Not having the chance to showcase his talents at the combine or at Florida State’s pro day were crushing blows to Taylor’s aspirations of rising up draft boards, but he handled both disappointments with maturity. It helped that he had someone in his life like Johnson who was ready to spring into action in Taylor’s moment of need.
In addition to finding a venue for Taylor’s makeshift pro day, Johnson hired photographers to take pictures and recruited a track coach to serve as a timekeeper. He even persuaded a videographer friend he first met in college to fly from Houston to Virginia in the middle of the worst global pandemic in more than a century.
Sadalia Ellis prayed three times on the way to the airport on Sunday morning, “Lord, just keep me protected as I go on this trip.” Then she put on her gloves and a mask, boarded her pre-dawn flight and gratefully observed that there were about only 10 other people on the plane.
“I’m an athlete, so I definitely understand what this meant to Levonta,” said Ellis, who played basketball and ran track at Liberty University. “I knew that his pro day was really important to him and that he needed to get a good video, so I wanted to be sure to get out there and help.”
It appeared at first like the Norfolk police might halt Taylor’s pro day before he could finish, but the officers eventually had a change of heart. They said that Taylor could continue as long as there were never more than 10 people on the field or 10 people in the stands, a compromise the group quickly accepted.
Finally able to focus on his workout again, Taylor ran as though a burden had been lifted off his shoulders. He blazed a 4.34-second 40-yard dash on his second try, a faster time than all but one defensive back posted at the 2020 combine. Then during a series of drills, he flashed quick feet, recovery speed and explosiveness out of breaks that were his trademarks prior to his injuries.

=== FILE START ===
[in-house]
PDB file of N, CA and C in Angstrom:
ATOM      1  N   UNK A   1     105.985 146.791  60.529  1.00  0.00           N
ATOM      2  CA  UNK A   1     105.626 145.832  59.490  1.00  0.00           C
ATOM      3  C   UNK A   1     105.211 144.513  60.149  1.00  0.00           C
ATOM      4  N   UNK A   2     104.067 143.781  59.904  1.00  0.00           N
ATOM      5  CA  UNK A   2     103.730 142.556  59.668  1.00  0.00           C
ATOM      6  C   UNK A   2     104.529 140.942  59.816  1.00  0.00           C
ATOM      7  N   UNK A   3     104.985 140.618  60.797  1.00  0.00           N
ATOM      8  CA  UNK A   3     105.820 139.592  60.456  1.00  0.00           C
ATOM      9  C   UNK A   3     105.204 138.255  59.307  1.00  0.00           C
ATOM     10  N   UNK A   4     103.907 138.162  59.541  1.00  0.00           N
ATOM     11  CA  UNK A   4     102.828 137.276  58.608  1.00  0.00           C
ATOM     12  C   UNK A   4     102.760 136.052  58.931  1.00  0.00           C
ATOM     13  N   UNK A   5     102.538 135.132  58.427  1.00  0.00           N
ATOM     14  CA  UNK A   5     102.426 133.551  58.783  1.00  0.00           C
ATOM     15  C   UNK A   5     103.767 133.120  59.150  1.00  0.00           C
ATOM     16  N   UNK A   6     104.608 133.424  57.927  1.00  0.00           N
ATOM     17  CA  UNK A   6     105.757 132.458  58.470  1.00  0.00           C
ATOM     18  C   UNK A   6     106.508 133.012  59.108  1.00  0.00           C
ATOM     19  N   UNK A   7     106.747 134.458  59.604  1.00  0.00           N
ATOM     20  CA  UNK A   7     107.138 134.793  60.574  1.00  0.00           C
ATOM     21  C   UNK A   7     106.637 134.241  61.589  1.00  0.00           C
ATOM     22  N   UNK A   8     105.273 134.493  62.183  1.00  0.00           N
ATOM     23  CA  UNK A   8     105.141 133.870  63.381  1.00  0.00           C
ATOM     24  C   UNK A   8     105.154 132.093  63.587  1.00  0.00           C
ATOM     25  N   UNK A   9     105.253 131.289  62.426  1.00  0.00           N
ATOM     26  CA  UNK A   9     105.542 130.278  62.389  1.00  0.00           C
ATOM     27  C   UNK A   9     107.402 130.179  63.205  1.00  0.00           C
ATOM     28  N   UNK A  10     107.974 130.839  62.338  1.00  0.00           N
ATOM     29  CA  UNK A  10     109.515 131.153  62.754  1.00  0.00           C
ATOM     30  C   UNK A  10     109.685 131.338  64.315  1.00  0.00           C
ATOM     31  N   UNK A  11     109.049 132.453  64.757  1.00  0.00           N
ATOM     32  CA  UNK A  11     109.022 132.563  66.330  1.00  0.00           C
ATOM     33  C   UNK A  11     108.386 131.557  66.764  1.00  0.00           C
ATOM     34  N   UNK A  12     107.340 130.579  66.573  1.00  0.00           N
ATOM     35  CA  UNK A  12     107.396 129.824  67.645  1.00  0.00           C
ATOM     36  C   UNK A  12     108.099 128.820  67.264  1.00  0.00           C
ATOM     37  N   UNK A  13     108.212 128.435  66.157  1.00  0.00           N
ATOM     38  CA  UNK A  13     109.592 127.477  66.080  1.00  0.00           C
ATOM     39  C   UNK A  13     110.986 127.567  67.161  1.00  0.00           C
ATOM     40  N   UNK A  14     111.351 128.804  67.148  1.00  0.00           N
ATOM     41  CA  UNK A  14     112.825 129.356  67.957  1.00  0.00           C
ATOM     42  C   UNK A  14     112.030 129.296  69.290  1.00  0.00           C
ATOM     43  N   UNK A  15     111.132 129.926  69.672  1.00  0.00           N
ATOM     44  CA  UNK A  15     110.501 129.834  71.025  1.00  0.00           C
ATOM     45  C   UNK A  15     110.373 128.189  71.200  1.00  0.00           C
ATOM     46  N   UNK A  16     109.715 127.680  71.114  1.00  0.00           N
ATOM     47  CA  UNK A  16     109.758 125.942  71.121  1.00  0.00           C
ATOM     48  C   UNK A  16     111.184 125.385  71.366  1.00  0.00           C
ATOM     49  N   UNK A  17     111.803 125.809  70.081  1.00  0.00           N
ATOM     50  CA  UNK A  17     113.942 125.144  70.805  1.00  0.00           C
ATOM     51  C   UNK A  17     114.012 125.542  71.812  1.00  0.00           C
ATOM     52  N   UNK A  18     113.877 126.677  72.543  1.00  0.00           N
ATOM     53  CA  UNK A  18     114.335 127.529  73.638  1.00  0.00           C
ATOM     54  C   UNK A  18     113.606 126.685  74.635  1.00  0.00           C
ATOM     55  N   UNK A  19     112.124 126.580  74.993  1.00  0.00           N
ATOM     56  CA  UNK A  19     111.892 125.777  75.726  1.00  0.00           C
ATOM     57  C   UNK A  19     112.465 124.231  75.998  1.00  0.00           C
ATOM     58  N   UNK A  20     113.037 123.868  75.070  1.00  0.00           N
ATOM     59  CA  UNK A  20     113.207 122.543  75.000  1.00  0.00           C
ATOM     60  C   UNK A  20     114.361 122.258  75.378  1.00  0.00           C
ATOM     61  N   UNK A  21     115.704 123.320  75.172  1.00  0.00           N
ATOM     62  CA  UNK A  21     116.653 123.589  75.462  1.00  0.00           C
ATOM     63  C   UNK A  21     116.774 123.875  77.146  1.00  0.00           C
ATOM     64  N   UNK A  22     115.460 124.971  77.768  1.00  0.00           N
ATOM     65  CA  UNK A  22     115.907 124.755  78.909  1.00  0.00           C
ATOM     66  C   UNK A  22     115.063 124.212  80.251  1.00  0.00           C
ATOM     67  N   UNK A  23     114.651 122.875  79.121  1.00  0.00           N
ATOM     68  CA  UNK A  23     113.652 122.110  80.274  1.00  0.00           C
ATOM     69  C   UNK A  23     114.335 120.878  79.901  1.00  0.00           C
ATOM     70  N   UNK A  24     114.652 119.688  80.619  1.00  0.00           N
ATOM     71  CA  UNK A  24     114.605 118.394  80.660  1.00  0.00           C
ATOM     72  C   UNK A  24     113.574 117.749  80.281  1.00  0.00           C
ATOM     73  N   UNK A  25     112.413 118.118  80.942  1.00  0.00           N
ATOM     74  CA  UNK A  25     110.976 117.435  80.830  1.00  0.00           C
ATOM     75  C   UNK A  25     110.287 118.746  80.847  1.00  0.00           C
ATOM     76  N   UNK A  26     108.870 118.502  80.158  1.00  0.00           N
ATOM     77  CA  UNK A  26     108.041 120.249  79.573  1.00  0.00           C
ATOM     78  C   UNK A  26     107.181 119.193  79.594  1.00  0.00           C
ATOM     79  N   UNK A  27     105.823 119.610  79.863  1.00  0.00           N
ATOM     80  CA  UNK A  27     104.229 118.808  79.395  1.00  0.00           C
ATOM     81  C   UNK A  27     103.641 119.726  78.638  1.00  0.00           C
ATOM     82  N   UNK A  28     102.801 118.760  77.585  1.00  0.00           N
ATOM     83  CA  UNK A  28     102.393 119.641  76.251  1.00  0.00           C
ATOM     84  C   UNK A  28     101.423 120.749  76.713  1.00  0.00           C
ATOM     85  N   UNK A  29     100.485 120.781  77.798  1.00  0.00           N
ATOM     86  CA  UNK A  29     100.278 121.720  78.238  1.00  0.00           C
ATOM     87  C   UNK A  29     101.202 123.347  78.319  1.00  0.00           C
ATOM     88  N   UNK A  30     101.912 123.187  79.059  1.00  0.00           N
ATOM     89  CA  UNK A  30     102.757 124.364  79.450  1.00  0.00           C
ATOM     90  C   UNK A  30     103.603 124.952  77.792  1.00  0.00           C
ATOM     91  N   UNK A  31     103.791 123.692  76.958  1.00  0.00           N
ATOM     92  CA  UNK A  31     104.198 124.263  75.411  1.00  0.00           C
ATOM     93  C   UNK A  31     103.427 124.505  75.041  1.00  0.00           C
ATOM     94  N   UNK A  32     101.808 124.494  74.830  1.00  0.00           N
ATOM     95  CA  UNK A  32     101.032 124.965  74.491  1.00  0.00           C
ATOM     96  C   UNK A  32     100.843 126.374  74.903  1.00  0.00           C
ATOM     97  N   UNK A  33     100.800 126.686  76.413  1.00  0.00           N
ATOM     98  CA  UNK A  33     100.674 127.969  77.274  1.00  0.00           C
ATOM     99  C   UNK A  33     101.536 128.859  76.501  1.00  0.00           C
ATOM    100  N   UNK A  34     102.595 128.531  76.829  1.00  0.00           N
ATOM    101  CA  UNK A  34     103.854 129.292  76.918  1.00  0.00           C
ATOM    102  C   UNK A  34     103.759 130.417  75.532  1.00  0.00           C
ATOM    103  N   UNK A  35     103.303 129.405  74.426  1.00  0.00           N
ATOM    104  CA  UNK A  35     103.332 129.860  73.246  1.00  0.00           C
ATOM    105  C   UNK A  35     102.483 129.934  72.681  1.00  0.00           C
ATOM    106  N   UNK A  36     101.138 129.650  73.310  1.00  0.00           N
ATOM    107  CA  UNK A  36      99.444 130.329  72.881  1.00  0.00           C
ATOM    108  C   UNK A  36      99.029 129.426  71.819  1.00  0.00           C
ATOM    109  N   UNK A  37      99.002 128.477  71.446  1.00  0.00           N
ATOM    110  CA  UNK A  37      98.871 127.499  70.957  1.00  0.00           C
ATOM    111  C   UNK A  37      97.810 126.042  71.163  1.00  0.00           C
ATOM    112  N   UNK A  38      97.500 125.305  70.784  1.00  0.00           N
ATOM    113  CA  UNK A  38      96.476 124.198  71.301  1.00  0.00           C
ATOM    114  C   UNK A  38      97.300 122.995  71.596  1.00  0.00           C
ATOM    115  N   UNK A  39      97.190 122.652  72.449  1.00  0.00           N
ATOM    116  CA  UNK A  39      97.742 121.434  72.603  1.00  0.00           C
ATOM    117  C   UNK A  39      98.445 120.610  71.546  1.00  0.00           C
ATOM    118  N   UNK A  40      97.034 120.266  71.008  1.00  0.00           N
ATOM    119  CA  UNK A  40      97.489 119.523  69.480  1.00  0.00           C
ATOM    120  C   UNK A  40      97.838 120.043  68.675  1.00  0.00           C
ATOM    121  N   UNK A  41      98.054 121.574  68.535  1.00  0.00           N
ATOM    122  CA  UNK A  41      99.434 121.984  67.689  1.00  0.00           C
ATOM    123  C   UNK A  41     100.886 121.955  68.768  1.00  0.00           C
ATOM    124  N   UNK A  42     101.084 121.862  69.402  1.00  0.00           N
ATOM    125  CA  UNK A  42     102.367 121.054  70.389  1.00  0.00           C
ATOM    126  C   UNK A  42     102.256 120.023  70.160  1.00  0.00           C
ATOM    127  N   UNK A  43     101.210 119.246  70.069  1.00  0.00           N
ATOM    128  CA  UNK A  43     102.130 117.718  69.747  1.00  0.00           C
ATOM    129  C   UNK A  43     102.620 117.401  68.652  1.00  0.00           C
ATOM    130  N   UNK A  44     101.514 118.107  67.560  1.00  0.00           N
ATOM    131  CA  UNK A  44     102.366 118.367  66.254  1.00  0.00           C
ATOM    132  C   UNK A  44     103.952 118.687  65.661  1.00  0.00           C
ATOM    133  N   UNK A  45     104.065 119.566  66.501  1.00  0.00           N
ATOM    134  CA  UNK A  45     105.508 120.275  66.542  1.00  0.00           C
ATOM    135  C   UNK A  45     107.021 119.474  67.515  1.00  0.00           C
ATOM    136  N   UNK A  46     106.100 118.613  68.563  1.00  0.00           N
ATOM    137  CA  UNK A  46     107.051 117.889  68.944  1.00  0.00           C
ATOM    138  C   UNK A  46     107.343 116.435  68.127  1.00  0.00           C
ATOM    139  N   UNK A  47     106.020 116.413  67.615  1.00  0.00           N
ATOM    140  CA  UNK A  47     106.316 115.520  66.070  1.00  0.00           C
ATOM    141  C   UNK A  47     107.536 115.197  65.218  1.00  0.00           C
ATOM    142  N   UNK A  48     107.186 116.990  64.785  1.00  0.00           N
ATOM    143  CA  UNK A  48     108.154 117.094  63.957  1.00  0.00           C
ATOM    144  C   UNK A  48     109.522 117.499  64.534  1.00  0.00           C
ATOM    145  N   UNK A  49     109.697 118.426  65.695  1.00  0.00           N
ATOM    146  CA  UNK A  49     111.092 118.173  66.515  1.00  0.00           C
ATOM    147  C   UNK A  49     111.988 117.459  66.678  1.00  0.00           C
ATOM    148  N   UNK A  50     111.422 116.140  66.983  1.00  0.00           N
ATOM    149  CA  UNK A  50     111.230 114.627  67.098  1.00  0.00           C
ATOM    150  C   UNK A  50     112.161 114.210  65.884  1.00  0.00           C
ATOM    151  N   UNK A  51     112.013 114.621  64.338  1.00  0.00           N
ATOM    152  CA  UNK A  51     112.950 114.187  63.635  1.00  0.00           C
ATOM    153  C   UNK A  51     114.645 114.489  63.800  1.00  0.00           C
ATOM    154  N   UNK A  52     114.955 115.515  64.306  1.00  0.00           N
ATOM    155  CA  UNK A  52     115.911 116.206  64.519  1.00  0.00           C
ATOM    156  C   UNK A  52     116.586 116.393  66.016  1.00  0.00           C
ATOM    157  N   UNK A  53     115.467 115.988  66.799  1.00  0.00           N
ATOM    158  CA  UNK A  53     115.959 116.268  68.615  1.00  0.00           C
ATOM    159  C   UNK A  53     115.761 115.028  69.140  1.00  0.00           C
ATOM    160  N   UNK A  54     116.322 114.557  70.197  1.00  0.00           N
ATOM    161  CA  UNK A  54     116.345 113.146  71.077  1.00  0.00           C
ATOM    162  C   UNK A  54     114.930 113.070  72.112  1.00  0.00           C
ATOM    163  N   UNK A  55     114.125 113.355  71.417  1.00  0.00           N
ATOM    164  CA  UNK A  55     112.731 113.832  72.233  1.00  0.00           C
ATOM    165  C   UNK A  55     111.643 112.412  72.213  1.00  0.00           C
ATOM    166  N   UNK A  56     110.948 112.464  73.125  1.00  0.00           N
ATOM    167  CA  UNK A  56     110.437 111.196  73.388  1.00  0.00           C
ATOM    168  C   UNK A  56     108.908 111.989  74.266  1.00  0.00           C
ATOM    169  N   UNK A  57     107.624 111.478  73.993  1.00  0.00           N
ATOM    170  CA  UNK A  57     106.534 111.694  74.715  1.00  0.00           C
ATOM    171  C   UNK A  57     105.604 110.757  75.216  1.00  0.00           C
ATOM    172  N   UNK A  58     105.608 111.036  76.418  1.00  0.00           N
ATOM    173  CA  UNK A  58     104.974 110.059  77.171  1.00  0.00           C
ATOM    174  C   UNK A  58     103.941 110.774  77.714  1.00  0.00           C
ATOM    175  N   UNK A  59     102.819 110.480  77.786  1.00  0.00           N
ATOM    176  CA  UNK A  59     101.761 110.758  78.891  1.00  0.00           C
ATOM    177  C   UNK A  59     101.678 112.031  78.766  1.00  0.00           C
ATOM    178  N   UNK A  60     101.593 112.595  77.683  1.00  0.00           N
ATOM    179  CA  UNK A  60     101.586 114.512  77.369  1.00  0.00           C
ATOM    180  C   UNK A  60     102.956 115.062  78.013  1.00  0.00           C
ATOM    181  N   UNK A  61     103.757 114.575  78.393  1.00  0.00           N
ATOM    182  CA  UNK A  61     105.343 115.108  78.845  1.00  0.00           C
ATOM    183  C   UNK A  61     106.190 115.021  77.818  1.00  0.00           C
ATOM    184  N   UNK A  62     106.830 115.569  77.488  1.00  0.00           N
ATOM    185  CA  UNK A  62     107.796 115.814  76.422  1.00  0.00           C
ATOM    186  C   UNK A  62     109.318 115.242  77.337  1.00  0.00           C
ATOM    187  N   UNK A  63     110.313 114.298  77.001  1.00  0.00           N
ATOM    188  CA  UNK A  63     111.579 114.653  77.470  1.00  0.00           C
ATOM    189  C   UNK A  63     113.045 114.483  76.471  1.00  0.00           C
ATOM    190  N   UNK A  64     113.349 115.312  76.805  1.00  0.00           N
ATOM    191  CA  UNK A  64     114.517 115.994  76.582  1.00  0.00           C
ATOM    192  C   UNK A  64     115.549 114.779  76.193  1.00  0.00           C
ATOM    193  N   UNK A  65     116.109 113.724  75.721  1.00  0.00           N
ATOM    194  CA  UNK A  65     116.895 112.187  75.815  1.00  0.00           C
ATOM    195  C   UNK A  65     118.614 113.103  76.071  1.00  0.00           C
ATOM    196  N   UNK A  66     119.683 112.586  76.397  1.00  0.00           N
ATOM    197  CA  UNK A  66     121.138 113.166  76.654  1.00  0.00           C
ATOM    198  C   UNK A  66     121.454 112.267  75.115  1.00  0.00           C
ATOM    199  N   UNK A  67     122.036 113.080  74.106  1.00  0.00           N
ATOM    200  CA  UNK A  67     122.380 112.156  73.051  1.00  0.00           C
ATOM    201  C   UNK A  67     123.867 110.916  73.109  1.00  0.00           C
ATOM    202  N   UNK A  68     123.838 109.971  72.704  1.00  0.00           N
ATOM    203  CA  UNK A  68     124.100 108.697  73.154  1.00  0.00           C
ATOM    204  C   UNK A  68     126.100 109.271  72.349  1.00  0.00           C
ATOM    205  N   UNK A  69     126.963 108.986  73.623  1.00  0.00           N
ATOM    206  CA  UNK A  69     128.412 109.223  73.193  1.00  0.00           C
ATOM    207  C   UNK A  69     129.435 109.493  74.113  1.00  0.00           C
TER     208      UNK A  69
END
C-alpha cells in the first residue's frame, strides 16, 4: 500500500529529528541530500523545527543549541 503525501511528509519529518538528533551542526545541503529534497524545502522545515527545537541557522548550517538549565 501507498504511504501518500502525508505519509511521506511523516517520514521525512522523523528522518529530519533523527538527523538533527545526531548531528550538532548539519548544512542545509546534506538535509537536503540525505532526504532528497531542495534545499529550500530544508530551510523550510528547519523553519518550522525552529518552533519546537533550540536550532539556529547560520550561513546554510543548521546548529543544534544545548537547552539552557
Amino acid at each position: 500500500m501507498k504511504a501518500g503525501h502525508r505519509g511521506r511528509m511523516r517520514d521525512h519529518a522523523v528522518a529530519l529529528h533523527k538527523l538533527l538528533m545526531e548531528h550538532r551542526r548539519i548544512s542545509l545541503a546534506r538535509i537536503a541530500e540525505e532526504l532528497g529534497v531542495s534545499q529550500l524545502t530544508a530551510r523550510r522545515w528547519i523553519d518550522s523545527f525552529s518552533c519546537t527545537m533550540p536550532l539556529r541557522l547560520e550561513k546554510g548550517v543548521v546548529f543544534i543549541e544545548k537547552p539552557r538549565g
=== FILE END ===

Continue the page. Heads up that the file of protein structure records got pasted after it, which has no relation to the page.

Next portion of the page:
“He was adamant about showing his ability to move,” Johnson said. “Our goal at his pro day was to show that this guy can move better than his entire class at corner.”
NFL teams are often reticent to put much faith in athlete- or agency-produced pro day videos because they’re easy to doctor, but the drone footage Ellis used should in this case help ease concerns. Executives can see the raw, unedited footage of Taylor’s 40-yard dash and time it themselves if they want.
In the first 48 hours after Taylor posted the video Sunday night and his agent began sending it around the league, the former Florida State defensive back said he heard from the New York Giants, Jacksonville, Green Bay, Philadelphia and a handful of other teams. He’s optimistic the pro day footage will help solidify him as a third-day draft pick as opposed to someone on the fringes.
The morning after Taylor’s pro day, Virginia’s governor announced a statewide lockdown. The police who allowed Taylor to finish his workout on Sunday would have had no choice but to shut it down 24 hours later.
Knowing that only adds to Taylor’s gratitude to the trainers, coaches, friends and family who helped him pull it off.
At one point, it appeared that Taylor’s path to the NFL would be obstacle-free. Now it will be even more gratifying if he gets there after a crippling back injury, an unwanted position switch and a global pandemic.
“This would be even more special because I didn’t have no pro day, no combine, no Senior Bowl, no nothing,” he said. “Just straight grind and grit.”